And so the time has finally come for me to reread The Lord of the Rings. In case you don’t already know, this is one of my very favorite stories. I’m a huge fan of both the books and the movies–this is one of the rare stories for which I feel that both versions have something great to offer, and that the movies actually did justice to the books. To be honest, I’ve generally liked the movies better than the books. They were always easier for me to connect to, so I was able to see their beauty in a clearer light than I could see that of the books. However, I have now come back to the books again. It’s been probably three years or so since the last time I read them. I attempted to start another reread much more recently, but didn’t get further than the first couple chapters of Fellowship. I can see now that that wasn’t the right time, because having just picked up Fellowship again, I have been completely pulled into it, for the same reasons I was recently pulled into The Hobbit, and more.
Enough has been said in praise of Tolkien’s work (although I reserve the right to say more in a future blog post). What I’d like to talk about right now is something else. One common criticism I’ve seen of Tolkien’s work, and of other fantasies influenced or inspired by it, is the matter of entire races having one moral alignment–namely, the matter of Elves and Orcs. People say that it is very unrealistic and doesn’t make sense for an entire race to be good or evil. I think that argument is bosh. It wouldn’t make sense for all humans to be either good or evil. But nonhumans do not have to and probably should never operate under the exact same rules as humans. And this is what we see in Tolkien. There are many humans in his stories, and some of them are good and some of them are bad, just as humans on earth. There are bad apples even among the nations that serve good purposes, and though we do not see any “good apples” among the men who have pledged themselves to evil, those men have so little a part in the story that it only makes sense for us not to see the exceptions. The Dwarves, who are most like humans, are often good, but also often greedy and self-centered. There are many mentions made in the books of rather shifty dwarves, though none that I can recall of any who are outright evil. Elves and Orcs, who are less like humans, are removed another level, morally speaking. The world is not the same for them. In the Elves there exists a higher good than that which is in humans, and this allowed it to be abased beyond human evil in the Orcs, who came about when Elves were twisted and broken. In this sense Elves and Orcs are a metaphor, but they are also solid and physical, as is everything in Tolkien’s work. They shouldn’t be judged by human standards because they are not human. It makes no sense to say that it’s unrealistic for all elves to be good and all orcs to be bad, because you can’t apply human logic to them. And generally in the books Elves and Orcs are held to be apart from men, unable to truly related to them or to be related to, and perhaps a large part of that is the rigid moral nature that characterizes each race.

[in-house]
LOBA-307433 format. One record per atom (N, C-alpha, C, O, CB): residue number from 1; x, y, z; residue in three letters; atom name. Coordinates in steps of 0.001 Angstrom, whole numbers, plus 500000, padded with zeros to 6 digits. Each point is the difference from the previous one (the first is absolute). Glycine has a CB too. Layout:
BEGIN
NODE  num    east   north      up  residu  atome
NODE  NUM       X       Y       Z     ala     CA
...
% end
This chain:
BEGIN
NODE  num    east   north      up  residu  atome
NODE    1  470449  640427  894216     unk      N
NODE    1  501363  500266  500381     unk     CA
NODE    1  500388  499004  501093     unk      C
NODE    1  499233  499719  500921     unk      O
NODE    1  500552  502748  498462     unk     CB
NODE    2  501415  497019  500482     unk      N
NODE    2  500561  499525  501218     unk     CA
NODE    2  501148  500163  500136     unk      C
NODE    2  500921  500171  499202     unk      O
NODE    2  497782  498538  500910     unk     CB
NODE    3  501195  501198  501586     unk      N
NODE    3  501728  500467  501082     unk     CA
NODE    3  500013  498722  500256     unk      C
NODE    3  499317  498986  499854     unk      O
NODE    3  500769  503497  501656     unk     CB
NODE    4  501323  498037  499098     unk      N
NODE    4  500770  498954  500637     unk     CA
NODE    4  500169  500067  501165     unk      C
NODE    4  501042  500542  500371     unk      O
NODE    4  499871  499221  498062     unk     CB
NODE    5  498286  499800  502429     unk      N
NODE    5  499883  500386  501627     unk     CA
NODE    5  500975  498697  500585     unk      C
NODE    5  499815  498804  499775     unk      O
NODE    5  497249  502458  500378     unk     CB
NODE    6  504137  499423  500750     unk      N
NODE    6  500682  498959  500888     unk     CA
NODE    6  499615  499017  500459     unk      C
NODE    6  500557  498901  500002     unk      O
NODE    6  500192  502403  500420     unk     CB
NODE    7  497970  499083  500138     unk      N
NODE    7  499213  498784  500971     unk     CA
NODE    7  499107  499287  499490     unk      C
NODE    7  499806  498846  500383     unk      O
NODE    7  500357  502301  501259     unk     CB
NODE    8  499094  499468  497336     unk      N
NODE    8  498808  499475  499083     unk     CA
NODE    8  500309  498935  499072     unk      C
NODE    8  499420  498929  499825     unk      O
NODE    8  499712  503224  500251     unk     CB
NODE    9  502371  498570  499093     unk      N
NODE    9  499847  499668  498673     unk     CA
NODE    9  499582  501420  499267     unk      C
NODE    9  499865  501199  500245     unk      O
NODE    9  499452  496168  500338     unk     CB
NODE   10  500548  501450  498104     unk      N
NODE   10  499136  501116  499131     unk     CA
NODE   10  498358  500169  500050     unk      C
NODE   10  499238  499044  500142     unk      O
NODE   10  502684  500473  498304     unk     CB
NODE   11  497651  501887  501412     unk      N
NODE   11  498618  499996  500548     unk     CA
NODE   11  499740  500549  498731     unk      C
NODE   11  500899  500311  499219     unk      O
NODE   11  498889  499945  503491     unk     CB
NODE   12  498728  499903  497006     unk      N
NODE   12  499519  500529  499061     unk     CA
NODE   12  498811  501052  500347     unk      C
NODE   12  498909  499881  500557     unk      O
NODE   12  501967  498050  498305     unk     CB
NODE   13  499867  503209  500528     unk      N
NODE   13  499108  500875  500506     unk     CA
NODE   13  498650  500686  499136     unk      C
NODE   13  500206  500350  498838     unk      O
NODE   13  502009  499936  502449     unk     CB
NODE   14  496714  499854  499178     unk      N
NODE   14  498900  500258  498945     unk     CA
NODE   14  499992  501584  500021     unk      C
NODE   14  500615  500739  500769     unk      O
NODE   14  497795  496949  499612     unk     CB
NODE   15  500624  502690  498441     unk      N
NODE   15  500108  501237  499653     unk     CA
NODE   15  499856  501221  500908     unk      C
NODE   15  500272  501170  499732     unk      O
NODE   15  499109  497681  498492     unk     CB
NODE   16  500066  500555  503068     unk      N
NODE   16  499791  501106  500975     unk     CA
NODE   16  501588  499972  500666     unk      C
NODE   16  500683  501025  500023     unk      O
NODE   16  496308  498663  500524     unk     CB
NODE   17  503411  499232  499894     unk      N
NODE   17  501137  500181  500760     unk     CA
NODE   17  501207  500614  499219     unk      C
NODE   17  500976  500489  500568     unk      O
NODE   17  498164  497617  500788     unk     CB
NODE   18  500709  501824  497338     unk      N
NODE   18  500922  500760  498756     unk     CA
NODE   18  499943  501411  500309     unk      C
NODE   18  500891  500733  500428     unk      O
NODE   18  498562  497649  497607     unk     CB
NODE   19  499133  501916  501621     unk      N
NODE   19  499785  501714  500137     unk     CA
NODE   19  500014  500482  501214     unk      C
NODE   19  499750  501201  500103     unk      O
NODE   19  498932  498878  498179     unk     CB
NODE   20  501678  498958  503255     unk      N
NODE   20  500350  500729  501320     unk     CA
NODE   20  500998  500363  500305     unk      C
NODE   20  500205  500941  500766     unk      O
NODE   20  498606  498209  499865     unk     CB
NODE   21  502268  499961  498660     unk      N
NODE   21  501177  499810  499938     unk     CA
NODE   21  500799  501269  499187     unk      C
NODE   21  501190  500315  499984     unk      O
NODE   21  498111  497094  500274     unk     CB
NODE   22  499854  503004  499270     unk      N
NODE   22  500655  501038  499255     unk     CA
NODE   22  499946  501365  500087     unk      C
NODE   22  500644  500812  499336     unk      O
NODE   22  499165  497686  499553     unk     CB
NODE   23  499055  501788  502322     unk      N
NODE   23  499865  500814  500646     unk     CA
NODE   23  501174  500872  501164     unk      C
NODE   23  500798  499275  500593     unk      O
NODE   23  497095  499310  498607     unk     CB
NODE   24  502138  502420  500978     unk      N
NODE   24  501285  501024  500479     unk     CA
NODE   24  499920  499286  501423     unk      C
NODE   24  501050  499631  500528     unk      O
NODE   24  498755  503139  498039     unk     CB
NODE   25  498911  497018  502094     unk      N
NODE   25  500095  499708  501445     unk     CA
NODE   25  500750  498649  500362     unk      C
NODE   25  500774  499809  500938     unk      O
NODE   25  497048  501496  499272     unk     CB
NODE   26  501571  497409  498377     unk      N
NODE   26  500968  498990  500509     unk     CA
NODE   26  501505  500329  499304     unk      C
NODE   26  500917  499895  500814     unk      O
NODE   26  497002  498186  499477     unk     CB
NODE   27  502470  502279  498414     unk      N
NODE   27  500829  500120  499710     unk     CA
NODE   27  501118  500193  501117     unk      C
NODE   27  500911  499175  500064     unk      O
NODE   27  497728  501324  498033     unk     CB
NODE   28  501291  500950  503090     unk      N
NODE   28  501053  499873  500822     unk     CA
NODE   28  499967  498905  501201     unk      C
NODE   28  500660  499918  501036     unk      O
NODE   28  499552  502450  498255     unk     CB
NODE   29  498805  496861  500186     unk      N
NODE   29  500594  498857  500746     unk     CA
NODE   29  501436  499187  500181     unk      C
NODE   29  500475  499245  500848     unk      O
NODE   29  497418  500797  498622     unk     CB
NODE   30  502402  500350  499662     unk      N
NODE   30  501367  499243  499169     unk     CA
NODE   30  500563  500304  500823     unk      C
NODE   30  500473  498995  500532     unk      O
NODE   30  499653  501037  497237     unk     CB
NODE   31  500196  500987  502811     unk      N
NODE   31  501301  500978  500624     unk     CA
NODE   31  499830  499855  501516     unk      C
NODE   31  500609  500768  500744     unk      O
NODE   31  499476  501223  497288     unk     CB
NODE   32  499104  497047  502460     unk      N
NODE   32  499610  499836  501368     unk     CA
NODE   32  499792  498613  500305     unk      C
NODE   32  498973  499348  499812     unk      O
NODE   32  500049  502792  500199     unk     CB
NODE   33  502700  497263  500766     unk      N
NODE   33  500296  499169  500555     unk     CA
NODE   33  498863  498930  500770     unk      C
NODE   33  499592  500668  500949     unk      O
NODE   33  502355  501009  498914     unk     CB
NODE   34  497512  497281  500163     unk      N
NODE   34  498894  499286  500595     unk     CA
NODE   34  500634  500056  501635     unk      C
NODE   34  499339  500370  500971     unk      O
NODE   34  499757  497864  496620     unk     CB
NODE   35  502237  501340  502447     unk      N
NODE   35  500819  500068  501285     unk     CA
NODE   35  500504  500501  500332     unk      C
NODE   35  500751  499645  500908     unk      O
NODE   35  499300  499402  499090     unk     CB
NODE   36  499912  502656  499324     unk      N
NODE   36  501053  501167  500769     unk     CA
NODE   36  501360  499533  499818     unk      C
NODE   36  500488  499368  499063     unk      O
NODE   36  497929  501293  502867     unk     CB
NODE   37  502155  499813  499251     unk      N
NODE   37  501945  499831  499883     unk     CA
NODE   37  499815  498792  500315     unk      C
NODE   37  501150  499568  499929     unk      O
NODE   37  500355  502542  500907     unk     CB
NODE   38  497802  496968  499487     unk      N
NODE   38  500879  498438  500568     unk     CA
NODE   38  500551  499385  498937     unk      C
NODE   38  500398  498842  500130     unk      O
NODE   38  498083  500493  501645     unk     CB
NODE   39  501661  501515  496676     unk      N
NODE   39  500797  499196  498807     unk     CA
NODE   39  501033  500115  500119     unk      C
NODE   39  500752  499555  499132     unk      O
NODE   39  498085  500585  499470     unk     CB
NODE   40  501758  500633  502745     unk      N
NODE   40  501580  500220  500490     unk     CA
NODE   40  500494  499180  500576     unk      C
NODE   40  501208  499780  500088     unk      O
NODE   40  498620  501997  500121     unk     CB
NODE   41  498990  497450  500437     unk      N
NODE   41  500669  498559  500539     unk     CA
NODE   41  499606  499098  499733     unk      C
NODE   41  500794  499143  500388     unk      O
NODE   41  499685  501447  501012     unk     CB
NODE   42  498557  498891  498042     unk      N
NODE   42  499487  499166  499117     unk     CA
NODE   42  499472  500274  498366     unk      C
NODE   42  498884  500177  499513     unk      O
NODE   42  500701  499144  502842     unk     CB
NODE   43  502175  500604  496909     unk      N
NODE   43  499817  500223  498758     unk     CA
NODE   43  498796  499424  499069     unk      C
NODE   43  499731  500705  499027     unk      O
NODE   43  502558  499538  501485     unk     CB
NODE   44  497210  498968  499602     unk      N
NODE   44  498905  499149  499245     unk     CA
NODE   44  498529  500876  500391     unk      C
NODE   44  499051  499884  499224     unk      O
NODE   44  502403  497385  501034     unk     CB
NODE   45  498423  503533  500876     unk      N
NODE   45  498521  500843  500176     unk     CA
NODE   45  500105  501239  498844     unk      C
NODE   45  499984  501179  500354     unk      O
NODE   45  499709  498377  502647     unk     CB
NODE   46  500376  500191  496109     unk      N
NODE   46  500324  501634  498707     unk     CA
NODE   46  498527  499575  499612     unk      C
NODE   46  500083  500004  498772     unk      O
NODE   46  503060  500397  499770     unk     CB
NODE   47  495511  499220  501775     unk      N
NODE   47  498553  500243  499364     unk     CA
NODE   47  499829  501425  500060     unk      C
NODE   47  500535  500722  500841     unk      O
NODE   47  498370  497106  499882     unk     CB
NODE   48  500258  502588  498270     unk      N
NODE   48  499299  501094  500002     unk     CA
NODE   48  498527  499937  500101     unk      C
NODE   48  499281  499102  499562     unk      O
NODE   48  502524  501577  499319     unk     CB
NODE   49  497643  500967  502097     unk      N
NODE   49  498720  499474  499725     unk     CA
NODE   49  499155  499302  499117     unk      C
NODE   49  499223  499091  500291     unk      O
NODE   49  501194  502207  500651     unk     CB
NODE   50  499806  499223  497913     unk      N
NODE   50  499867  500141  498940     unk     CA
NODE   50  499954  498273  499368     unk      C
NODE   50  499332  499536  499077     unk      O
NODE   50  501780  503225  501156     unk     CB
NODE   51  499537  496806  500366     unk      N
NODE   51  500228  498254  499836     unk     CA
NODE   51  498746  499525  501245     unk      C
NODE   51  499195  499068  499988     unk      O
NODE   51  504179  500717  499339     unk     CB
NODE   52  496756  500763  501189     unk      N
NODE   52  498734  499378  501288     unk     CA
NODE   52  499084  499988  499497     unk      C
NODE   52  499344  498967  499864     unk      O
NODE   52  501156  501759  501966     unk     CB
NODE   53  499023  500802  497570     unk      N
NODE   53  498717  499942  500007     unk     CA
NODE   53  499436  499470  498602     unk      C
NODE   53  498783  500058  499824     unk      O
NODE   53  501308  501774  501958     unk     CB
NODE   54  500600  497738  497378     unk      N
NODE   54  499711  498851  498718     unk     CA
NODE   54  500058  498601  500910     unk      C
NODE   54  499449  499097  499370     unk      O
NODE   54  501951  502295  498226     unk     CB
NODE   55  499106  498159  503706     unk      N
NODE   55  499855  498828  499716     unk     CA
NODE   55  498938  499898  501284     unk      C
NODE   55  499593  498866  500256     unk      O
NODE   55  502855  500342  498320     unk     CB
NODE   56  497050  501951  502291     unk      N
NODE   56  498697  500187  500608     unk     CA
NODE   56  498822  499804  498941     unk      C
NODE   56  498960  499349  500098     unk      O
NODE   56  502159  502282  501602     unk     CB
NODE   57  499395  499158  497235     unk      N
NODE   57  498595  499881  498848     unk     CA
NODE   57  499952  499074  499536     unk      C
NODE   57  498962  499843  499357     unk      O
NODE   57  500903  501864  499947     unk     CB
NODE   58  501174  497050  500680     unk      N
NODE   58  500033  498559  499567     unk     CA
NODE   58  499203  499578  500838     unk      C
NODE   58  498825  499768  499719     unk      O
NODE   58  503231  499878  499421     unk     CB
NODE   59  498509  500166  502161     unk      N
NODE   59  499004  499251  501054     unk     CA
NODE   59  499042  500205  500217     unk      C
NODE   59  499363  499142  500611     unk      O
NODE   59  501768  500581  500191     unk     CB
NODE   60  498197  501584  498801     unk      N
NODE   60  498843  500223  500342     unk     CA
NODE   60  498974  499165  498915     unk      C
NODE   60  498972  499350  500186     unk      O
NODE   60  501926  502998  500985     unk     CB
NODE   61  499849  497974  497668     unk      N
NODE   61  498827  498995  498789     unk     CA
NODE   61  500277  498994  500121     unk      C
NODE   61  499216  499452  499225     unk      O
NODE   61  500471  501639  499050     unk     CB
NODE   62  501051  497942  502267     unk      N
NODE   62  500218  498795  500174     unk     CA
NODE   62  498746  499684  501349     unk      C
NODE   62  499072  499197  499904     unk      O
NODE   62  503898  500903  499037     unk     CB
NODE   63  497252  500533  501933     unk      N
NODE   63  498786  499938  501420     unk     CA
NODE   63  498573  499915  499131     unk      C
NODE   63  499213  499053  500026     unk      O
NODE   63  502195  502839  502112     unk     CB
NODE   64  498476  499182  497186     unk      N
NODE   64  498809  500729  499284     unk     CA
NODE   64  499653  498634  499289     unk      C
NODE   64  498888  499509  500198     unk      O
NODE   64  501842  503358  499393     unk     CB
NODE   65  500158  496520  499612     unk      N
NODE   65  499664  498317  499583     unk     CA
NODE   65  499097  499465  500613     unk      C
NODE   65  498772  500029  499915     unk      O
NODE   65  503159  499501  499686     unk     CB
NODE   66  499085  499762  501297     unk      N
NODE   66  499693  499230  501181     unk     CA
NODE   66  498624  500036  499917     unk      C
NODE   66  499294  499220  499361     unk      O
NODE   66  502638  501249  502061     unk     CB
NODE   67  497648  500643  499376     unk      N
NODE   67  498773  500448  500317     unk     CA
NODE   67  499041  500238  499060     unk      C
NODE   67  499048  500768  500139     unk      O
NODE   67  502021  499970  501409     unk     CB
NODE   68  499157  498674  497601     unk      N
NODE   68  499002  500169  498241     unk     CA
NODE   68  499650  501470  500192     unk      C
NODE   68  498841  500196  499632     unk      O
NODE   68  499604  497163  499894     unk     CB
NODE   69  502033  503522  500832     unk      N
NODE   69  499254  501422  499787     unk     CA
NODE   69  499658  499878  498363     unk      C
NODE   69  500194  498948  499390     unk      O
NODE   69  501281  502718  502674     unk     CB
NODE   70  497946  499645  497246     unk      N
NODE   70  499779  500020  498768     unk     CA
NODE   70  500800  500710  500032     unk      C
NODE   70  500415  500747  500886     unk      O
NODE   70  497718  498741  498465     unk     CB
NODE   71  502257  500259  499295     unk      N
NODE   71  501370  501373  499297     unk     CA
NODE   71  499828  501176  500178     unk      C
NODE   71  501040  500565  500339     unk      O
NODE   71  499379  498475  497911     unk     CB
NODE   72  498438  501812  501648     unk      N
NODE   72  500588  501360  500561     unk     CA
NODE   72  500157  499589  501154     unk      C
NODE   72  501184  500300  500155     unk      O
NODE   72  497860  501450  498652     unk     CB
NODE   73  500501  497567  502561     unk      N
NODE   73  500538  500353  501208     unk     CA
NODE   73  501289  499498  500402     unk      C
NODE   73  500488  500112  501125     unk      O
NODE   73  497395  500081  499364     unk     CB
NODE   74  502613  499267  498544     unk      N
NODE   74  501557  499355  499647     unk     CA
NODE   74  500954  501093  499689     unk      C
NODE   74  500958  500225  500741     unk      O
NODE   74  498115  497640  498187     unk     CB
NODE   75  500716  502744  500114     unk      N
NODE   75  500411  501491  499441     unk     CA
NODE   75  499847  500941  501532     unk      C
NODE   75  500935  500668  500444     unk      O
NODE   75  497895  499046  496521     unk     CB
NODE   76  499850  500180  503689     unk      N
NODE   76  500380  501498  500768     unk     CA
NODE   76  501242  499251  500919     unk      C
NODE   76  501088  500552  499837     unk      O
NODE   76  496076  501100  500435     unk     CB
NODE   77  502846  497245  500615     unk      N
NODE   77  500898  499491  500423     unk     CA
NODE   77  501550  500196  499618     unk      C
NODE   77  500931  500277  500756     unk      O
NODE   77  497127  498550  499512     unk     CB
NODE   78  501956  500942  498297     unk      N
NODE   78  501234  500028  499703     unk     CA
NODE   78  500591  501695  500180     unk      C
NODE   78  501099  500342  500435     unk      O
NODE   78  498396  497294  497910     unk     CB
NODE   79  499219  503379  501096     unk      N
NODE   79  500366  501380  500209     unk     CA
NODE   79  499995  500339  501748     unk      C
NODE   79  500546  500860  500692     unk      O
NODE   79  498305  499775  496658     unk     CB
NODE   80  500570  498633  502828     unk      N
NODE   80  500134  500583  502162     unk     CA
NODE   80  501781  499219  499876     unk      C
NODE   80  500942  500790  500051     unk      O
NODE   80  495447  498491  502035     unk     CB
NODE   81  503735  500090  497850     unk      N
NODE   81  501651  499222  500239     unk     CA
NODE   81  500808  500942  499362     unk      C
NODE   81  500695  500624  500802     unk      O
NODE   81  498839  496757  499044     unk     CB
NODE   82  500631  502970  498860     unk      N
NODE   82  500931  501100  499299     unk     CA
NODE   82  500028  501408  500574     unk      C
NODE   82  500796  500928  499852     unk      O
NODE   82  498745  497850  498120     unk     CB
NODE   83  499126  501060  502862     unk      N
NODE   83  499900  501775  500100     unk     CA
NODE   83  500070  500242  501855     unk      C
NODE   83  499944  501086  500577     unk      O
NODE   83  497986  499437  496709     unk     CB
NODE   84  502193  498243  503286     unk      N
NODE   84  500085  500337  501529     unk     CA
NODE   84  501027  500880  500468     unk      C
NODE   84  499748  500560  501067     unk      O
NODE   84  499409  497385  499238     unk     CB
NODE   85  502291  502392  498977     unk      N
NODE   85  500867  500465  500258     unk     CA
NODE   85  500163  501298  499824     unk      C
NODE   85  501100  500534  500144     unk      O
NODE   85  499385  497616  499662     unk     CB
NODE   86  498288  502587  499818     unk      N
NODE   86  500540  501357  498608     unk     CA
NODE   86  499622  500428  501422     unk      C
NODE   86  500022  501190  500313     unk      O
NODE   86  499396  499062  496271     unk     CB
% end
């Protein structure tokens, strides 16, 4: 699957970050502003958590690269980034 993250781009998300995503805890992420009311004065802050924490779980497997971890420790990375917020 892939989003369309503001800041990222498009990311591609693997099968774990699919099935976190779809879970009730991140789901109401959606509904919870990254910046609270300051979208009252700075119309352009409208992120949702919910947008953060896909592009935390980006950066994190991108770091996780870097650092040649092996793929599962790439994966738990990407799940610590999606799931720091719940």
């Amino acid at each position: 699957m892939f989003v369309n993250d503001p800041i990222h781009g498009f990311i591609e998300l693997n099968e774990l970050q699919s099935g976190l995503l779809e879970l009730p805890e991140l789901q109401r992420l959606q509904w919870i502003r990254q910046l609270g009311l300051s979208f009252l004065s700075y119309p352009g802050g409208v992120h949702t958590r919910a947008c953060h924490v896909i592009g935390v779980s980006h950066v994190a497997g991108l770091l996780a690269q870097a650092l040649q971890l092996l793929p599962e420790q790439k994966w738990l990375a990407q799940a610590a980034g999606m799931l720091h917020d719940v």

It’s true that in The Silmarillion, there were some Elves who went bad, who were traitors or brigands or what have you. But those times were ages before The Lord of the Rings, and it seems to me that the Elves became gradually more rigid as the years passed, less able to change, and more and more aloof from men.
As far as this goes in other fantasies, I think they have to be taken on a case by case basis. It works well in The Lord of the Rings. Other, less masterful stories probably don’t pull it off quite so well. But even in those, I think the basic principle generally still stands. I think it makes for a much more interesting world when the races truly are different, on a deep, moral level, and not just humans dressed up in different disguises, as is often seen in fantasies.
(Disclaimer: None of this is to say that I’m sure this was Tolkien’s intention. But it seems to be the case in his books.)